A comparison, contrast between Martin Luther King and Mahatma Gandhi. The human civilization has seen many changes throughout all the periods of time that have passed by and many brilliant minds have enlightened the path towards the process of our social development. The twentieth century marks one of the most important centuries in human history as it saw two devastating world wars, a major shift in the way many people lived, changes in politics, ideology, economics, society, culture, science, technology, and medicine.
Focusing on the socio-political development, this century hosted some of the most innovative experiments of non-violent action. Two of the most important leaders of civil rights movements that used non-violence as their weapon to success were Mohandas Gandhi and Martin Luther King. As we compare these great figures side to side, despite the differences in their goals, leadership and methods we find also many similarities. Even though Gandhi was born on October 2, 1869, in Porbandar, India and Martin Luther King Jr. as born on January 15, 1929 in Atlanta, Georgia, their lives and careens developed in quite a similar way.
Both Gandhi and King came from influential religious families amongst their communities. Gahndi’s father, served as a chief minister in Porbandar and other states in western India, this enabled Gandhi to have a relatively comfortable life and have access to a good education. His mother, was a very religious woman who fasted regularly, raising Gandhi worshiping the Hindu god Vishnu and following Jainism, an ancient Indian religion that espoused non-violence, fasting, meditation and vegetarianism.
Martin’s Father was an honorable religious man who came from a poor sharecropper’s family and made it as the pastor of Ebenezer Baptist Church giving influential speeches to the community and his mother was a choir leader. They Baptized young Martin at the age of 7. Both Gandhi and King rebelled to their parents in their youth years, but somehow found the strength and understood their wrong doings and headed towards the right paths. As a teenager Gandhi rebelled by smoking, eating meat and stealing change from household servants.
Martin questioned religion in general and felt uncomfortable with overly emotional displays of religious worship and would rebel against his father’s conservative attitude by drinking beer and playing pool during his college life. They both found the right path during their college life. At the age of 18, Gandhi sailed for London, to study law. Upon arrival he was struggling adopting to Western culture, and during his three-year stay in London, he became more committed to a meatless diet, joining the London Vegetarian Society, and started to read a variety of sacred texts to learn more about world religions.
King on the other hand took a Bible class in his junior year, which renewed his faith and made him begin to envision a career in the ministry. Differences in their early years can be noticed in their academic life. Gandhi was only an ordinary boy both in the Primary School and in the High School. No special qualities were seen in him. At school he never took part in any games. He would not even freely mix with his companions. The fear that somebody would make fun of him always filled his mind.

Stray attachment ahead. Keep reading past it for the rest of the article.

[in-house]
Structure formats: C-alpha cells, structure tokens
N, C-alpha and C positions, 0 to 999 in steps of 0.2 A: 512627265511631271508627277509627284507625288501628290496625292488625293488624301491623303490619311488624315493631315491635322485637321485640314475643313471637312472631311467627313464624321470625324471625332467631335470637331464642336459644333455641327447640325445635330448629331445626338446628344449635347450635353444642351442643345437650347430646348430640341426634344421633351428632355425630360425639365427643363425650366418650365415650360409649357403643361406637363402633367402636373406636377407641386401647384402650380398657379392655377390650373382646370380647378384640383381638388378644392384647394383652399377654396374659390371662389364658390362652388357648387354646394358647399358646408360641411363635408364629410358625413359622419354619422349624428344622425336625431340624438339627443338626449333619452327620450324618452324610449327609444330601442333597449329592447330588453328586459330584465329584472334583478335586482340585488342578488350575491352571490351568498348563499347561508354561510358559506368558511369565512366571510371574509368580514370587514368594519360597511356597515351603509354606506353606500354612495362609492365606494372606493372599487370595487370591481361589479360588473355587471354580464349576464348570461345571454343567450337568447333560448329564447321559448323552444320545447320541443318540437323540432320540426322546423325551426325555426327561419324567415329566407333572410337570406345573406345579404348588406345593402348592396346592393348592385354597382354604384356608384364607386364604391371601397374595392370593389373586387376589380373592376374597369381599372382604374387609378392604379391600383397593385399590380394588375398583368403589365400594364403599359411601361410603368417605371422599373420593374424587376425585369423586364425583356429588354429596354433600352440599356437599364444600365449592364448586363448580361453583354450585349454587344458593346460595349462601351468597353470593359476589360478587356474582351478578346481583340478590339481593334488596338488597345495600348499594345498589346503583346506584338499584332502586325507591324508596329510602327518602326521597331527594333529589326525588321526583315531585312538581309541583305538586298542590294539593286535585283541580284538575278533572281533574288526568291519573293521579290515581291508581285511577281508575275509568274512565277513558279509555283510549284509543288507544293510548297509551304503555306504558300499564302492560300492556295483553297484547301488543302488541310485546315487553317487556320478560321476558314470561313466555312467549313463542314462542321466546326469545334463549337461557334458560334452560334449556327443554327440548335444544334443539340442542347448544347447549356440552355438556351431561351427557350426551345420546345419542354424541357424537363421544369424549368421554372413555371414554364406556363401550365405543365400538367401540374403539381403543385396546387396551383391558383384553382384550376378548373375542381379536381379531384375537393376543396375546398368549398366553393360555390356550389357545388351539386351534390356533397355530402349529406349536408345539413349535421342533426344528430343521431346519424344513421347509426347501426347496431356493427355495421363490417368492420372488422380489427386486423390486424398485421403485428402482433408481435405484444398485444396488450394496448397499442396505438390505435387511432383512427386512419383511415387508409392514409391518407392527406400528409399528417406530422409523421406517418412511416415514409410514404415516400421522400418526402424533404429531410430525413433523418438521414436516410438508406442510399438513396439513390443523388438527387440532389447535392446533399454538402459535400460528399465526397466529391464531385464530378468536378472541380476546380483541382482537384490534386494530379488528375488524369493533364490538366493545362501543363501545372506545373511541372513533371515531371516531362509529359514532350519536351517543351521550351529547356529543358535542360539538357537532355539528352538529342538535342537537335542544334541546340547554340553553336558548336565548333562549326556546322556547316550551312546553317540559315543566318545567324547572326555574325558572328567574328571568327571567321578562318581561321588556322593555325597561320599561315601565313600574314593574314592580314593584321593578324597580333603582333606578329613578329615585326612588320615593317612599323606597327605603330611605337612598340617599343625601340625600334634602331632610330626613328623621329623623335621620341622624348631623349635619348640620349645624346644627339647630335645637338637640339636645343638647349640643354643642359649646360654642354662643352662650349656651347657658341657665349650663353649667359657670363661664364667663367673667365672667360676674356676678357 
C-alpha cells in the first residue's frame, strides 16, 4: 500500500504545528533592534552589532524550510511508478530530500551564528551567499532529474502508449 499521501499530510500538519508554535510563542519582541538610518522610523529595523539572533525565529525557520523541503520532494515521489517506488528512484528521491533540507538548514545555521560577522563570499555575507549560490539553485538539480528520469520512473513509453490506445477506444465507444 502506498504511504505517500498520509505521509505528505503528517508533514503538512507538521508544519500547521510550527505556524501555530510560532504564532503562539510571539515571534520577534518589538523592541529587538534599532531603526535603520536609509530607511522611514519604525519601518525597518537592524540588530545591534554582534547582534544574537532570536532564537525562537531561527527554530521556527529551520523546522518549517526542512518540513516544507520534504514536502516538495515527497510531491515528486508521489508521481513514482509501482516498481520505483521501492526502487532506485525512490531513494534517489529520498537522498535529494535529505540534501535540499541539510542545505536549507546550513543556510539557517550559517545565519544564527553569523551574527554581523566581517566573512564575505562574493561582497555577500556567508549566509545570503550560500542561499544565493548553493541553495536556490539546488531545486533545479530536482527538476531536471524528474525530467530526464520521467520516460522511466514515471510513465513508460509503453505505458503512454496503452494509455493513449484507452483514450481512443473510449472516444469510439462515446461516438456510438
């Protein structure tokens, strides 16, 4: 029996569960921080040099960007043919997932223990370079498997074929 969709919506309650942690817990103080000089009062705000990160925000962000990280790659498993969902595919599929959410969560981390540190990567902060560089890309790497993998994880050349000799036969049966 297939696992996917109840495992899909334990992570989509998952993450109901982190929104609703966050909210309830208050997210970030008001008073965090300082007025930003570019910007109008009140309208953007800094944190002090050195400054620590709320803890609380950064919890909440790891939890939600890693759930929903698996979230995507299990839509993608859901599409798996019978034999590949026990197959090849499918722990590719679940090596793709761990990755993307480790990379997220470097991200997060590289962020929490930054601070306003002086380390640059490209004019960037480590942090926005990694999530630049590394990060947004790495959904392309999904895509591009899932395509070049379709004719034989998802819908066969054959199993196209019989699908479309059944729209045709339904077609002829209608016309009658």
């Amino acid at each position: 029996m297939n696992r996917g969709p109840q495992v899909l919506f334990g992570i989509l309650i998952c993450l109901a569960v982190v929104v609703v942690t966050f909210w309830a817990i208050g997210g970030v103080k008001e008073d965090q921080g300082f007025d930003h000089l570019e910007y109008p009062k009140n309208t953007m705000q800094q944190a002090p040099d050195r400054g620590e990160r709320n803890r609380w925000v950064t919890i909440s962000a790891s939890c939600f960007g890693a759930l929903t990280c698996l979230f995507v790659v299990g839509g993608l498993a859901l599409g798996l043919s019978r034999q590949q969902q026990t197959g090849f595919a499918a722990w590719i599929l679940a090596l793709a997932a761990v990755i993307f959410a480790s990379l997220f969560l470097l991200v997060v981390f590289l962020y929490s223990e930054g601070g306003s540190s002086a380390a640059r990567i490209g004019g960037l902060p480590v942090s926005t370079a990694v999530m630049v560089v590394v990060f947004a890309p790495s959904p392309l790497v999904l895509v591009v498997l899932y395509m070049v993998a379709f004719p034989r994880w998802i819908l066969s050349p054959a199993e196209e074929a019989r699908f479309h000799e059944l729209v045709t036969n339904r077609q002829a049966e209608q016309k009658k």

Martin on the other hand showed academic strength, in High School and allowing him to skip both the ninth and eleventh grades, and enter the Morehouse College in Atlanta at age 15, in 1944 and on June 5, 1955, he received his Ph. D. in theology at Boston University. A similarity can be found in the number of children they conceived during their marriages. In that era couples would give birth to many children. Both Gandhi and King were parents of four.
However, coming from different cultures their marriage traditions changed drastically. Gandhi, married his wife, Kasturba Makanji, a merchant’s daughter, in an arranged marriage at the age of 13. King on the other hand could not marry the woman he loved at first, the daughter of a German immigrant. However, he had the choice to marry another woman, Coretta Scott in a marriage by love. Leaving their early lives and describing their work and goals we can notice that King has followed many of Gandhi’s footsteps in his movement.
Gandhi used his lawyer background to defend the rights of Indians and man of color under the British Empire, who had immigrated and were being mistreated in South Africa. He also fought to unify India as a country joining together Indians off all religions against the British oppressors in India who had been exploiting the countries human and material recourses and had created underdevelopment and broken down the society forcing their culture and trying to wipe out the preexisting culture and traditions.
King on the other hand fought for the rights of back people in America, who were deprived from their constitutional rights, discriminated and left underdeveloped. The ending of the U. S civil war in 1865 bore the 13th and 15th amendments which would give rise to freedom of voting and equality trough race. However, many years after The African-Americans were still denied their basic rights such as voting, going to a proper school, they would be publicly humiliated and mistreated. The methods of non-violence that Gandhi used can be described by three major columns: Civil Disobedience, non-coorporation,